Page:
We jumped on the MRT and got off one stop along the line at Clarke Quay. It was fairly quiet at this time of the day, since really it is a night time area, but we could hear some music. We made our way into the centre court and found a temporary stage set up and a band rehearsing for a show later on that night. We lingered for a while, enjoying this casual performance, where clearly the band members were relaxed and having a lot of fun.
We eventually moved on, crossing the road into Fort Canning park to enjoy one of the green areas of the city. Singapore always seems to have quite a bit of green open space compared to many of the other big Asian cities so it’s not hard to find somewhere to walk amongst the trees for a while.
By now my body clock was saying it was time for sleep, and the pool at the hotel was sounding very inviting in the heat. Temperatures were into the thirties, with high humidity and I was well and truely melting, so back to the hotel for us!
The following day I was on a mission – I wanted to get my fill of fantastic Singaporean food before we went home. So we were heading to some hawker centres to eat with the locals The first once we visited was Chinatown Complex Food Centre. Like all good hawker centres, this one is loud and busy, full of locals slurping up the delicious Asian food. I was originally thinking we would get chilli crab, but after looking around we changed our minds.
One of the things we do – mostly in Asia, but other places too – is look for the stalls with the longest lines filled with locals. They know what is good and what isn’t. I ended up with Hainanese Chicken Rice and Simon had his staple Fried Kway Teow. They may not look like the most attractive meals ever, but boy they tasted good. We had arrived just before the lunchtime rush, and by the time we had eaten, the lines at both places were three times as long as when we got there.
We worked off some of the food while browsing the shops and stalls of Chinatown, but soon we came to Food Street, a covered area lined with restaurants and filled with seating. We were feeling the heat again, so stopped for a Cendol, a popular shaved ice style dessert. Often these can be found with all sorts of strange toppings that we would consider as savoury, such as corn and red beans, fruit that are not necessarily to the western taste like durian, and various gelatinous bits and pieces.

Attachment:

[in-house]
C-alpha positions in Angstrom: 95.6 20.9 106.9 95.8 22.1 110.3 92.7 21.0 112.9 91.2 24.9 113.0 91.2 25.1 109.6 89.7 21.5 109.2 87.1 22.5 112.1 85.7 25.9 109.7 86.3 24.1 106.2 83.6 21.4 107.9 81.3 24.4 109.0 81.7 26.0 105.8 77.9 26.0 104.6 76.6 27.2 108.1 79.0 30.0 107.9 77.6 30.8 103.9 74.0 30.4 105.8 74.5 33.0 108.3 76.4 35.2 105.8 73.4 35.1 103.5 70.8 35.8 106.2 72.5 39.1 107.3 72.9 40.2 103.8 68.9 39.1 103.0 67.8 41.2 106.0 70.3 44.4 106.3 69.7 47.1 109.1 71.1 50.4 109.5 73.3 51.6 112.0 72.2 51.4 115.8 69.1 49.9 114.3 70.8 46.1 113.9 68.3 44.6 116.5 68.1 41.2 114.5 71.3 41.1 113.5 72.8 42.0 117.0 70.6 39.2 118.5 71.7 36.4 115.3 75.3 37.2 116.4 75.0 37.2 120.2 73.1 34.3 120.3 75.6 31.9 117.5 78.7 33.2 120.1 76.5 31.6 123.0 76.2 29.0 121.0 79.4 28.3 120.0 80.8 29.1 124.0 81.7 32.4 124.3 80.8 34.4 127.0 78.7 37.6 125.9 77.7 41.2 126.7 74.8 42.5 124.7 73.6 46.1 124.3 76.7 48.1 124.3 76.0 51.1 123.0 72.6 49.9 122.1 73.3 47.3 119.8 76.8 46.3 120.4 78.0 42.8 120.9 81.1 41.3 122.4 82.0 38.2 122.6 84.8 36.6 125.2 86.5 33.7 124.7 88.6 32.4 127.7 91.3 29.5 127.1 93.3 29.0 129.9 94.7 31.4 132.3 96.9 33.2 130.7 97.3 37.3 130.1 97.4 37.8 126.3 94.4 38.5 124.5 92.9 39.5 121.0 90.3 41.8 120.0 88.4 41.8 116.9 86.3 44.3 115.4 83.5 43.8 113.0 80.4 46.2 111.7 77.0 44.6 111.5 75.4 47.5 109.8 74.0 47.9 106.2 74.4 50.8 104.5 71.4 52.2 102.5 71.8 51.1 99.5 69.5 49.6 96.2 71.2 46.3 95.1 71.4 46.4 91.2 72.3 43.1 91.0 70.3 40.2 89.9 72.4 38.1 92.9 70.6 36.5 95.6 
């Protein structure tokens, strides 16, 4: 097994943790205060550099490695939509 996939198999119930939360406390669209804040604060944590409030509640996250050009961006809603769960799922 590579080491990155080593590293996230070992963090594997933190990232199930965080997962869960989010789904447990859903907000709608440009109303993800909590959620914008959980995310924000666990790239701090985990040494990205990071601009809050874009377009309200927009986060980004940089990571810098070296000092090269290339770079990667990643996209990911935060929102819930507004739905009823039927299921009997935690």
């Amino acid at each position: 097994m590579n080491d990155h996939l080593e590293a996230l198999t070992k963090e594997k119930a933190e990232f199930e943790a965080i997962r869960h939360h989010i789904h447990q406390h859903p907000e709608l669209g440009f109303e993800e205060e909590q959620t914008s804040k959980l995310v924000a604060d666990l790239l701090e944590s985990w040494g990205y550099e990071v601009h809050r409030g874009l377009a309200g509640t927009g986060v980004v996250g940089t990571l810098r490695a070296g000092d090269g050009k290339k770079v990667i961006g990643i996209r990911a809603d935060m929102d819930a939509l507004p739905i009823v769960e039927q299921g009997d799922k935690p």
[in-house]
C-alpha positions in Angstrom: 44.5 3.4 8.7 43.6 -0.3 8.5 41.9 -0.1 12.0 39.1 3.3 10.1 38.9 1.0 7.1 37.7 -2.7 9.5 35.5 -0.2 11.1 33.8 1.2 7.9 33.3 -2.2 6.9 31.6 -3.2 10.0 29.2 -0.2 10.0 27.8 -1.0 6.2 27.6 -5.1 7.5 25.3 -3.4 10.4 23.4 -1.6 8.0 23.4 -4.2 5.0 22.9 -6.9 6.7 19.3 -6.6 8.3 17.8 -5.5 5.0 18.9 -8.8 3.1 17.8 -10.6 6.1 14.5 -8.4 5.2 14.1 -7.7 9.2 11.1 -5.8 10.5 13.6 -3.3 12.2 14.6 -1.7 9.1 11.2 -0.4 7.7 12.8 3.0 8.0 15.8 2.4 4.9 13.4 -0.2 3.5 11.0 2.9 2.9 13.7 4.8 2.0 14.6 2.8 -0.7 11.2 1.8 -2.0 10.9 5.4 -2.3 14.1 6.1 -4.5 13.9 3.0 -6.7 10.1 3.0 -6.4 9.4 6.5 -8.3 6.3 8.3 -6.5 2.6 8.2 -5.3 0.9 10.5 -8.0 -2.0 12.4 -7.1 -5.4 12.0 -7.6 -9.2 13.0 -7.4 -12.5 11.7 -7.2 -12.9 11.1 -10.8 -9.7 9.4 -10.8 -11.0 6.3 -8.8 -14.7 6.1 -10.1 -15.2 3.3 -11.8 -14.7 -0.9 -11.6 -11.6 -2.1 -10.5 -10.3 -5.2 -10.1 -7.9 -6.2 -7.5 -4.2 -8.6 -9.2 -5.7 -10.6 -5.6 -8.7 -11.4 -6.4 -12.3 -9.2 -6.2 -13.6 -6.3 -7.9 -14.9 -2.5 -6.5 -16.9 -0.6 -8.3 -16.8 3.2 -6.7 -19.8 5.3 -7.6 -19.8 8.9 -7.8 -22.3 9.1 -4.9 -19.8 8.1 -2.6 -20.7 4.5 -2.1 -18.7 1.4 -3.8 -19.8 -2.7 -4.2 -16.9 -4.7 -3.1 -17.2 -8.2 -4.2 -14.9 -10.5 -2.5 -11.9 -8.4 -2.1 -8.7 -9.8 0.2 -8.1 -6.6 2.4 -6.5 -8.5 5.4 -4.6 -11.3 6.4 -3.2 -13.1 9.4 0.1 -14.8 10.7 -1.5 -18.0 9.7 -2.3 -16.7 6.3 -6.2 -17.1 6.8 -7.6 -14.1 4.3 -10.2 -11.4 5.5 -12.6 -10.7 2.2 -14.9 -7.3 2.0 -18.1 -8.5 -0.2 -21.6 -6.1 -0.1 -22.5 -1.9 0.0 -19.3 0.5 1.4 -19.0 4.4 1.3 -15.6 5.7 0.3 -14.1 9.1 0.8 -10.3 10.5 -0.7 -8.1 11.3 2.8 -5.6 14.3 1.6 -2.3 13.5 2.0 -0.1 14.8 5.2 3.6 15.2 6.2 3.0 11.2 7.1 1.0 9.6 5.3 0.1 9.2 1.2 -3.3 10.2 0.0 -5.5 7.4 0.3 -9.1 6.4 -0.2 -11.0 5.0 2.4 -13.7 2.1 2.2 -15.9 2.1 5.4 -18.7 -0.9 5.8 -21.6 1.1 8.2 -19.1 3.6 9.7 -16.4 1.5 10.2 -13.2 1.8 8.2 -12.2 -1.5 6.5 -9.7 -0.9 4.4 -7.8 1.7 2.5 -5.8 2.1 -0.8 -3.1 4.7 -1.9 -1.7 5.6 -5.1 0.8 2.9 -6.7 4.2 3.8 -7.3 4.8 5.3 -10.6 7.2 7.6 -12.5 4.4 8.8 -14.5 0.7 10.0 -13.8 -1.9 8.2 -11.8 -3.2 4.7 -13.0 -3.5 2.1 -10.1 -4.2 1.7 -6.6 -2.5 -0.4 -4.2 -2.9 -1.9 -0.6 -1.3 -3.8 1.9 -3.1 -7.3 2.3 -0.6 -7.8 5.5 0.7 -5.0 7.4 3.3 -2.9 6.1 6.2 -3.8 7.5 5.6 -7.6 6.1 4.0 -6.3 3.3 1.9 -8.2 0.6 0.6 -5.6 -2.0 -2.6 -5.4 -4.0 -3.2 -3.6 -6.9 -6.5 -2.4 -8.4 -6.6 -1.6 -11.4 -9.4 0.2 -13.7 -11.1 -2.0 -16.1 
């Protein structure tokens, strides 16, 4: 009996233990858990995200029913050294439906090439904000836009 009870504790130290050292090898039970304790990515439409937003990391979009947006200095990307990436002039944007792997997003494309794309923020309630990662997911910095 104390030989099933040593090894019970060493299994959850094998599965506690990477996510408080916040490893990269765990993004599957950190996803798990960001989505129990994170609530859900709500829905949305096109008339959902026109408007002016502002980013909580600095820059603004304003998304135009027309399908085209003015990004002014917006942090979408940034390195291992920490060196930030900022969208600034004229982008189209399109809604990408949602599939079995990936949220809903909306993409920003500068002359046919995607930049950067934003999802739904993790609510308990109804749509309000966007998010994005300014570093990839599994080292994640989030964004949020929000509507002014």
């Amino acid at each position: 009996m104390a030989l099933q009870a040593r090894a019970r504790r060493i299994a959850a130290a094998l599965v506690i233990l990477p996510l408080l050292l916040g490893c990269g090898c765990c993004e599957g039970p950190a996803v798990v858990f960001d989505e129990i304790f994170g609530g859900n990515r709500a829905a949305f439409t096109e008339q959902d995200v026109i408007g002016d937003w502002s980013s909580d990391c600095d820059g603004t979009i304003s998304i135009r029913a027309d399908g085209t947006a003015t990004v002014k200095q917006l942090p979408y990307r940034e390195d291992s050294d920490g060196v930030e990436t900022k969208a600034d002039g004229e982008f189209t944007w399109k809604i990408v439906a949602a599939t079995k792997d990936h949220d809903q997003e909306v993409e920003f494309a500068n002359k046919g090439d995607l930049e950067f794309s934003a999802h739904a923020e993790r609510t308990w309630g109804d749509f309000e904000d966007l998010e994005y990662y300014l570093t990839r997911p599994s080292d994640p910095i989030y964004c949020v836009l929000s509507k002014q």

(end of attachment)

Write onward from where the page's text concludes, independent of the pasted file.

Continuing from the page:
I have tried many of these before, and while not terrible some flavours need to be acquired I think. I played it safe this time and went for Green Apple Mango, and even Simon reluctantly admitted it was pretty yummy!
Just around the corner is the Buddha Tooth Relic Temple. We had been past this many times before, but had never been inside, so this time we went in. Rather than a quiet temple, this one had many people – some monks, some not – seated at desks collectively chanting. The sound resonated around the room, giving that chill-down-the-spine feeling only religious sounds like these can. We followed the crowd into a rear room, where there are statues of each of the guardians for the Chinese year of birth.
The temple was quite crowded during our visit, which makes me think that it was a special religious day. If there weren’t so many people around we may have also visited the museum and had a look at the Tooth Relic, but since I know we will be back, we will do that another time. We also noticed that volunteers offer free tours through the temple, so I will look into that further for my next visit too.
We made our way around the construction site opposite the temple (a new MRT line is being constructed and there will be a station here in a year or two) to visit another hawker centre. Maxwell Food Centre is the first hawker centre we ever visited in Singapore. Back then it was my first time in Asia, we landed early in the morning and made our way here for lunch. I’ve not been back since, so I was surprised this time to see that it was quite empty with only about half of the stalls open.
I am not sure if that was because it was about 4pm, so not a proper meal time, or if it is quieter here now. One thing that was not quieter was the famous Tian Tian Hainanese Chicken Rice stand. The line up was around the corner and out the door. Clearly these guys are still popular and delicious.